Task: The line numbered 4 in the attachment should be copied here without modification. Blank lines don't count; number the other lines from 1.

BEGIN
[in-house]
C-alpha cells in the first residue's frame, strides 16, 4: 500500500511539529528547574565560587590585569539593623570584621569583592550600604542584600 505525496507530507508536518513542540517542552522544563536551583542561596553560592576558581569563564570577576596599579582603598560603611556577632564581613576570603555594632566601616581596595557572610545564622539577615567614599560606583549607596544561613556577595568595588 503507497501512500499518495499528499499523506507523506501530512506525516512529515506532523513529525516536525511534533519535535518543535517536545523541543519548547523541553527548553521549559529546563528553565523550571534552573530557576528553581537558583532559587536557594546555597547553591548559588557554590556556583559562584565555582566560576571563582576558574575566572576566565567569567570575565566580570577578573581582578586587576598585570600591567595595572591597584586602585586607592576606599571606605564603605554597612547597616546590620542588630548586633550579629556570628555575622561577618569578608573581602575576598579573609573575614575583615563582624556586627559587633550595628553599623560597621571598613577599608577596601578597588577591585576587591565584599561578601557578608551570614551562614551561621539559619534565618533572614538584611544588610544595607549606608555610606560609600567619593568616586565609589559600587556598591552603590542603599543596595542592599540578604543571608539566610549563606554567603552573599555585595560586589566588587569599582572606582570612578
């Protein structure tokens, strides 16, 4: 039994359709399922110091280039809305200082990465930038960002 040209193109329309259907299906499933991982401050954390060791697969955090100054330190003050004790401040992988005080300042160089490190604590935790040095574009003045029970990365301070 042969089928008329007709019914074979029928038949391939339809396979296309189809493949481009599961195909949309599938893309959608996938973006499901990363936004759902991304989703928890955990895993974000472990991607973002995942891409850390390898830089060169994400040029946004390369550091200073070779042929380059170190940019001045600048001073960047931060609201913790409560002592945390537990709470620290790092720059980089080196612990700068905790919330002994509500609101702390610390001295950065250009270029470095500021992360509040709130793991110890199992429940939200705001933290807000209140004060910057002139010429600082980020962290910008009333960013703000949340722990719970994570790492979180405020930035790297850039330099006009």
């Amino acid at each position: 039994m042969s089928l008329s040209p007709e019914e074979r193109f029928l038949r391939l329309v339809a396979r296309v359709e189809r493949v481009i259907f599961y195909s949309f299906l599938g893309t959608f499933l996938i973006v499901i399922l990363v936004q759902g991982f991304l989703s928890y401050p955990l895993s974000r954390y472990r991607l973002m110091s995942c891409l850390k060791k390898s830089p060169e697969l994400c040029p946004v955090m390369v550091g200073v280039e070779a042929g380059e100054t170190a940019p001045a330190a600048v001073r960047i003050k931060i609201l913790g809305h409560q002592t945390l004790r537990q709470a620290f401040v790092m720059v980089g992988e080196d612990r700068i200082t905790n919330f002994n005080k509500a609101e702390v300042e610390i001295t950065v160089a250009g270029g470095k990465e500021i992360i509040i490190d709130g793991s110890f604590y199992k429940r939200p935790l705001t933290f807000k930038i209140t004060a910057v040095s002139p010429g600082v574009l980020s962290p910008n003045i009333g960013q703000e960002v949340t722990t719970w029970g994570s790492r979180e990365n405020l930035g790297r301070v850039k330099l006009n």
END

């Amino acid at each position: 039994m042969s089928l008329s040209p007709e019914e074979r193109f029928l038949r391939l329309v339809a396979r296309v359709e189809r493949v481009i259907f599961y195909s949309f299906l599938g893309t959608f499933l996938i973006v499901i399922l990363v936004q759902g991982f991304l989703s928890y401050p955990l895993s974000r954390y472990r991607l973002m110091s995942c891409l850390k060791k390898s830089p060169e697969l994400c040029p946004v955090m390369v550091g200073v280039e070779a042929g380059e100054t170190a940019p001045a330190a600048v001073r960047i003050k931060i609201l913790g809305h409560q002592t945390l004790r537990q709470a620290f401040v790092m720059v980089g992988e080196d612990r700068i200082t905790n919330f002994n005080k509500a609101e702390v300042e610390i001295t950065v160089a250009g270029g470095k990465e500021i992360i509040i490190d709130g793991s110890f604590y199992k429940r939200p935790l705001t933290f807000k930038i209140t004060a910057v040095s002139p010429g600082v574009l980020s962290p910008n003045i009333g960013q703000e960002v949340t722990t719970w029970g994570s790492r979180e990365n405020l930035g790297r301070v850039k330099l006009n």